3. Dance Recitals. In theory, these are lovely. You can’t help but smile when the tutu-clad 4 year olds wearing bright red lipstick step out on stage, twirl, and then shimmy back off stage. You are in awe of the talented teens who manage to pull off a jazz number that is just one hitchkick short of a pole dance. … but somewhere between the 3rd and 4th hour of these endless shows the magic wears off. Suddenly parents in the audience begin to shift nervously in their seats and check their programs obsessively… “Only 16 more acts to go…only 15 more…” we whisper frantically to each other. By the time the show ends even non-drinkers are craving a martini and a cigarette.

4. Girl Scout Campsites. The Best. Weekend. Ever! Any time you hear a group of moms say “I remember coming here as a kid!” you know your weekend is going to suck. 4 foot cots that have stains from the 70s? No hair dryer or running water for miles? Humidity and bugs? Moldy pillows? Pass the flask.

5. Music Time at the Bookstore. This is a solid hour of awkwardness for everyone involved, and truthfully, alcohol would only help mildly here. The audience inevitably suffers second-hand embarrassment for the guy reading the book in silly voices and it only gets worse once he grabs his guitar and begins to sing. A few drinks in and moms might turn to each other with that “wow – this guy is GOOD!” nod… a few more and we might even find ourselves buying one of his “Stan the Singing Man” CDs.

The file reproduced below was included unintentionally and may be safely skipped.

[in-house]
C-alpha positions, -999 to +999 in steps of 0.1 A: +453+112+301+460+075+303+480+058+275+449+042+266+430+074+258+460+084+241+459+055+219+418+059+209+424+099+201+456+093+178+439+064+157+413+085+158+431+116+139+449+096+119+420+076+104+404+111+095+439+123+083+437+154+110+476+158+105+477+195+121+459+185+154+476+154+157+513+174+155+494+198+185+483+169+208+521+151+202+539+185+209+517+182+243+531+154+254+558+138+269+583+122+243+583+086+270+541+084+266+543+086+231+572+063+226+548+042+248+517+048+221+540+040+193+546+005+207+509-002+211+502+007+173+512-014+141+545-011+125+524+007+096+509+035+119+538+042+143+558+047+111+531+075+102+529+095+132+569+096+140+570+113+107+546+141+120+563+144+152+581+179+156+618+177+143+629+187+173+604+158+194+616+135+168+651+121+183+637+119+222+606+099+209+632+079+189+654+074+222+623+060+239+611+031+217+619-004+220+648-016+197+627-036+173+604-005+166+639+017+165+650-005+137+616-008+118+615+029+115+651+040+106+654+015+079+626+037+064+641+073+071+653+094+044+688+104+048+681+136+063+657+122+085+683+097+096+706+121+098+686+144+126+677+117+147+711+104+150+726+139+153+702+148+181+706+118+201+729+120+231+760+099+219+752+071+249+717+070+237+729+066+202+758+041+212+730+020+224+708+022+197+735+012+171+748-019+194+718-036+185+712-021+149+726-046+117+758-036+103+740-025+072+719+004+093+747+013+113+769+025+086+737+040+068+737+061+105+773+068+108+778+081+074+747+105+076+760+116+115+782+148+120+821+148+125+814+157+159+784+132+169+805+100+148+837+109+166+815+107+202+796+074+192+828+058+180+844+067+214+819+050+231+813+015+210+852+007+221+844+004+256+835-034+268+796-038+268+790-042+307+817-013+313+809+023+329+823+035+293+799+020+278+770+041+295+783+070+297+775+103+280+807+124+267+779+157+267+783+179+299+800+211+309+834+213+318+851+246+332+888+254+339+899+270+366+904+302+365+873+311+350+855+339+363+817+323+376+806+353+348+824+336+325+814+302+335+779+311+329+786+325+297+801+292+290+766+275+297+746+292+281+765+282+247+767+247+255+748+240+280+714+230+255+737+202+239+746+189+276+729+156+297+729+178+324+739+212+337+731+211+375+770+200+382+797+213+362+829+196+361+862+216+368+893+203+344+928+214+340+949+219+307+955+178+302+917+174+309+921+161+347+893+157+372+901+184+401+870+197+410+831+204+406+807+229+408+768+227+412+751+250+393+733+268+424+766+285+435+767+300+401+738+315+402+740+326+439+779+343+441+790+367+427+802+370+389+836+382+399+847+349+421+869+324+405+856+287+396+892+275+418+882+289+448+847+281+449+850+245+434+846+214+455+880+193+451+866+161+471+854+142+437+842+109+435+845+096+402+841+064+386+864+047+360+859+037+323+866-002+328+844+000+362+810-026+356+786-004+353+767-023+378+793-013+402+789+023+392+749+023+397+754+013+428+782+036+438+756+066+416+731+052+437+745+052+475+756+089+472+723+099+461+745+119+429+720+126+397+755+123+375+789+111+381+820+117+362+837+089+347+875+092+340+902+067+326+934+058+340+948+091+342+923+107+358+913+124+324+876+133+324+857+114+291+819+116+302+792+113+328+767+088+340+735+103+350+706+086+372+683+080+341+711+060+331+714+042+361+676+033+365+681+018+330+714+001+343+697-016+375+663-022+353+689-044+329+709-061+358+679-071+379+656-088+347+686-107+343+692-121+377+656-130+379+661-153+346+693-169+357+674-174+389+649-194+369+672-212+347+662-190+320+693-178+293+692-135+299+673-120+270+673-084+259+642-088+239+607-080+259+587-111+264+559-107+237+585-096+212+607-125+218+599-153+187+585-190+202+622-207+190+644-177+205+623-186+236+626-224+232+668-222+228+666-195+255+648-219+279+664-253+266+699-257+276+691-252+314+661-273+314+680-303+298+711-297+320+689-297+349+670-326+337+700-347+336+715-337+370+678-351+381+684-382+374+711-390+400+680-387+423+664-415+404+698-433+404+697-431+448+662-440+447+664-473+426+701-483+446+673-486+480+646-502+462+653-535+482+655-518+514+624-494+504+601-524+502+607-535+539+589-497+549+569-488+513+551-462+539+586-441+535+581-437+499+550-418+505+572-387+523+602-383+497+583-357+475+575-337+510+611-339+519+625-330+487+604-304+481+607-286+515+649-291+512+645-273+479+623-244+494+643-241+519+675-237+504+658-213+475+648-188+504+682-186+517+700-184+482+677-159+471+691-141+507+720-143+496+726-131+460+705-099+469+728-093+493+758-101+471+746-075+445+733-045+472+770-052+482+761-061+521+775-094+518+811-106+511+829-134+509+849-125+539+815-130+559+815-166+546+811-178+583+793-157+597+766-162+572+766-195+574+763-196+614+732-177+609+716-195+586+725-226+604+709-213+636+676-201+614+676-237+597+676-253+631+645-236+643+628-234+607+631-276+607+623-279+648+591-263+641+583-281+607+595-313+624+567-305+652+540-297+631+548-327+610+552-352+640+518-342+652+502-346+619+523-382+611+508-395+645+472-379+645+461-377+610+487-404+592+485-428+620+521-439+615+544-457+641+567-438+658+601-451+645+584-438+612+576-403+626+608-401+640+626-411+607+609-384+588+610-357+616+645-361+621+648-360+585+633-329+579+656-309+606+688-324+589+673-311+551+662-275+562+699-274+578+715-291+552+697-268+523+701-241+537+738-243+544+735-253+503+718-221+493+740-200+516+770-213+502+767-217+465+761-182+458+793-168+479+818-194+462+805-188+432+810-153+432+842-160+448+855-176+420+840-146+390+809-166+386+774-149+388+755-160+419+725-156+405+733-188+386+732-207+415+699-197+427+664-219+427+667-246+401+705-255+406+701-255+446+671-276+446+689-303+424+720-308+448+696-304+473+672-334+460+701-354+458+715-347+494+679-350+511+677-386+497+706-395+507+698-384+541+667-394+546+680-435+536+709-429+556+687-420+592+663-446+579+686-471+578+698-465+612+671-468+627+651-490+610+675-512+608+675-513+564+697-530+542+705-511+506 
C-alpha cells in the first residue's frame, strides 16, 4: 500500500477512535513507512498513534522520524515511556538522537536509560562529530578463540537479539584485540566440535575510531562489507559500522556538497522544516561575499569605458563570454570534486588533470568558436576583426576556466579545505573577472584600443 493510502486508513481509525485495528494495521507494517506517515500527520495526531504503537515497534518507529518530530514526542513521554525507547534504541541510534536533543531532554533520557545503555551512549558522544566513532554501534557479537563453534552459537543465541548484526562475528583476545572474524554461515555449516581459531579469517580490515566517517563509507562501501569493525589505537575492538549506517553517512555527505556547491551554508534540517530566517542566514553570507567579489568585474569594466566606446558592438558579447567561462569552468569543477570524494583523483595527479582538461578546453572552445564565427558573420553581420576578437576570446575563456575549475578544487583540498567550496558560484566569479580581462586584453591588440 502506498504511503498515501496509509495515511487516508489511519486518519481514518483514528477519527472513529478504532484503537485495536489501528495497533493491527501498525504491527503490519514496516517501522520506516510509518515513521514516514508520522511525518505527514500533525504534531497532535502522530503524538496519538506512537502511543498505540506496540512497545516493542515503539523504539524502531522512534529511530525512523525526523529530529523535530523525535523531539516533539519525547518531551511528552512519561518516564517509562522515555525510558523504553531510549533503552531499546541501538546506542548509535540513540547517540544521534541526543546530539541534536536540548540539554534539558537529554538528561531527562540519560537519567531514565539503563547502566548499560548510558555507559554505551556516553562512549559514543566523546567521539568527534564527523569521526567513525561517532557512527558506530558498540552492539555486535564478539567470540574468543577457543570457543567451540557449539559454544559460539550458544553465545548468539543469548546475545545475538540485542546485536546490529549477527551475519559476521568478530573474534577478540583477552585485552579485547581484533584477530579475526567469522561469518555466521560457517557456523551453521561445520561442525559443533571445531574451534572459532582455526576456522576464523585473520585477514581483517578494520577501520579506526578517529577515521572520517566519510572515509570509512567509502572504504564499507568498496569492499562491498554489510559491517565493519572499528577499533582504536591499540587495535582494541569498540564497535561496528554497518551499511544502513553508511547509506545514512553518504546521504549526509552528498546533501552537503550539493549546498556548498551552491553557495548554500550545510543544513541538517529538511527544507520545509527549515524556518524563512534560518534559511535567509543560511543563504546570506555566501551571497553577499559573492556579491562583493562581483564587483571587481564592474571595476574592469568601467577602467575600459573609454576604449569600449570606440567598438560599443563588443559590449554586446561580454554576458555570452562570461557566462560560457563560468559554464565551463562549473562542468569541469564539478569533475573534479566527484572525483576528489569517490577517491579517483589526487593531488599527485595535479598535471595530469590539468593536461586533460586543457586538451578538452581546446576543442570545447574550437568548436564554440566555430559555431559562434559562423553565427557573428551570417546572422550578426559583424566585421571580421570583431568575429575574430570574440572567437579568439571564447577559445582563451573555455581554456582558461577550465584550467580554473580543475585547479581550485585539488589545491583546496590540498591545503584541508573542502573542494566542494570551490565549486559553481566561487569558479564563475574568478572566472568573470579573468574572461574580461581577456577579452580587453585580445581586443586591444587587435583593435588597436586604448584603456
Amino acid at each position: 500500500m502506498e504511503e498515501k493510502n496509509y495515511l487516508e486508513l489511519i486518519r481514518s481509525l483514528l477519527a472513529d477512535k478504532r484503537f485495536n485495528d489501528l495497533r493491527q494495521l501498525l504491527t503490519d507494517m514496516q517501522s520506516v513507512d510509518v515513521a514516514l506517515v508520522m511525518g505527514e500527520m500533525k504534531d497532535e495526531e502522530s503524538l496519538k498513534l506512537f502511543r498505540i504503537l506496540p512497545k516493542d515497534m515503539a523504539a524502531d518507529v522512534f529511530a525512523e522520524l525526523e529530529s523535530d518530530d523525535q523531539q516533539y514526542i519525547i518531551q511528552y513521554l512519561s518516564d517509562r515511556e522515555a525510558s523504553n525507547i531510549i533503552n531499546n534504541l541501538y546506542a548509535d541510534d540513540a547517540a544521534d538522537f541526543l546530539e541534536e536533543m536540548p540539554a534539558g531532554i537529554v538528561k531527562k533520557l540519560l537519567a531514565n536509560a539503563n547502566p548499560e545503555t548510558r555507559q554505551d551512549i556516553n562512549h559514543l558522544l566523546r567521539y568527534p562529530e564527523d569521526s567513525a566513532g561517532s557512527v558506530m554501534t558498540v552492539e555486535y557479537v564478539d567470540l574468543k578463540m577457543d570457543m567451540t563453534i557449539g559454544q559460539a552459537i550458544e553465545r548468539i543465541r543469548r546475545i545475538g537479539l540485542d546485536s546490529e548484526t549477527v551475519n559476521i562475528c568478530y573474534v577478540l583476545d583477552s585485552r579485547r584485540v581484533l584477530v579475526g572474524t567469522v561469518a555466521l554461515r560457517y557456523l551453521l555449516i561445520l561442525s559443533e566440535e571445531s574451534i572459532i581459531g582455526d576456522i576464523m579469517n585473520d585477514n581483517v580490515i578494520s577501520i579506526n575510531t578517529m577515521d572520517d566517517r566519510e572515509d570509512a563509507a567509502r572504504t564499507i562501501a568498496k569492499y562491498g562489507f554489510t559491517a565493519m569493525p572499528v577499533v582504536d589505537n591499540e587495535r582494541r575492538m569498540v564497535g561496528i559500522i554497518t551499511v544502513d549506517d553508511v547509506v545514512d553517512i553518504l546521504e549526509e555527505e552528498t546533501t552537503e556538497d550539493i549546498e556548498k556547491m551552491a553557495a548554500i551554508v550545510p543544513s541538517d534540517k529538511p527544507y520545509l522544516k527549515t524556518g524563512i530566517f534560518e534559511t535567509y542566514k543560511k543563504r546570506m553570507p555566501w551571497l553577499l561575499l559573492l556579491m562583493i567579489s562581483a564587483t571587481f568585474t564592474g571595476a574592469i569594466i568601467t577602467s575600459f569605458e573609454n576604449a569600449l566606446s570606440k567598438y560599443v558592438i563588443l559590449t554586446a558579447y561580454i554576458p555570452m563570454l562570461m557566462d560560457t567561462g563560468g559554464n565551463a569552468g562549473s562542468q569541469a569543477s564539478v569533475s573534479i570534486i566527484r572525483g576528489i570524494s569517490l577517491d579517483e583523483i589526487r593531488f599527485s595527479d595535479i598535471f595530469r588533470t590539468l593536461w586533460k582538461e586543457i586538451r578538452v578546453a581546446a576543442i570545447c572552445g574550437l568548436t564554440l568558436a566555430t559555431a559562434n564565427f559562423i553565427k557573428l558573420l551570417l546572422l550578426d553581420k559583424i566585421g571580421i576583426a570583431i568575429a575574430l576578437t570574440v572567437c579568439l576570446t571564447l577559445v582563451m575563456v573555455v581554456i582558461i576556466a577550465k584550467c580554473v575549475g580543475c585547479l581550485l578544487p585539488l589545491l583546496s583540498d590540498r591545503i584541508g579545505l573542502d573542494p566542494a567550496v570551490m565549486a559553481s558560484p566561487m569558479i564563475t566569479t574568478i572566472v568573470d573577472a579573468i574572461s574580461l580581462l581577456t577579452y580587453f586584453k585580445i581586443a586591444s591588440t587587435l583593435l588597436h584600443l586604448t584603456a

6. Hollister.  The teen equivalent of a swanky club that everyone wants to get into but nobody really knows why. It’s dark, the music is blaring, it reeks of cheap cologne, and you are surrounded by people who are much cooler than you. All that’s missing is a bouncer at the door. Within two minutes of entering, you lose the people you came with and are roaming around by yourself. Without a doubt you are going to make bad decisions here and the next day you’re bound to regret what you brought home. Who wants to do a shot?

7. Mini Golf. This is the family activity that looks good from afar but is far from good. Inevitably you will find yourself behind a family of 10 who thinks they are on the PGA tour. As Uncle Tim works on his perfect form, your 8 and 6 year old are using their clubs as swords and wading in the toxic river near the windmill. You manage to muster up optimism as you tee off at each hole, but without fail your child launches the ball like a rocket and then follows up with 55 futile whacks before picking up the ball and dropping it in the hole while your other child berates him for simultaneously sucking AND cheating. Repeat 18 times. Mini golf would benefit from mini bar.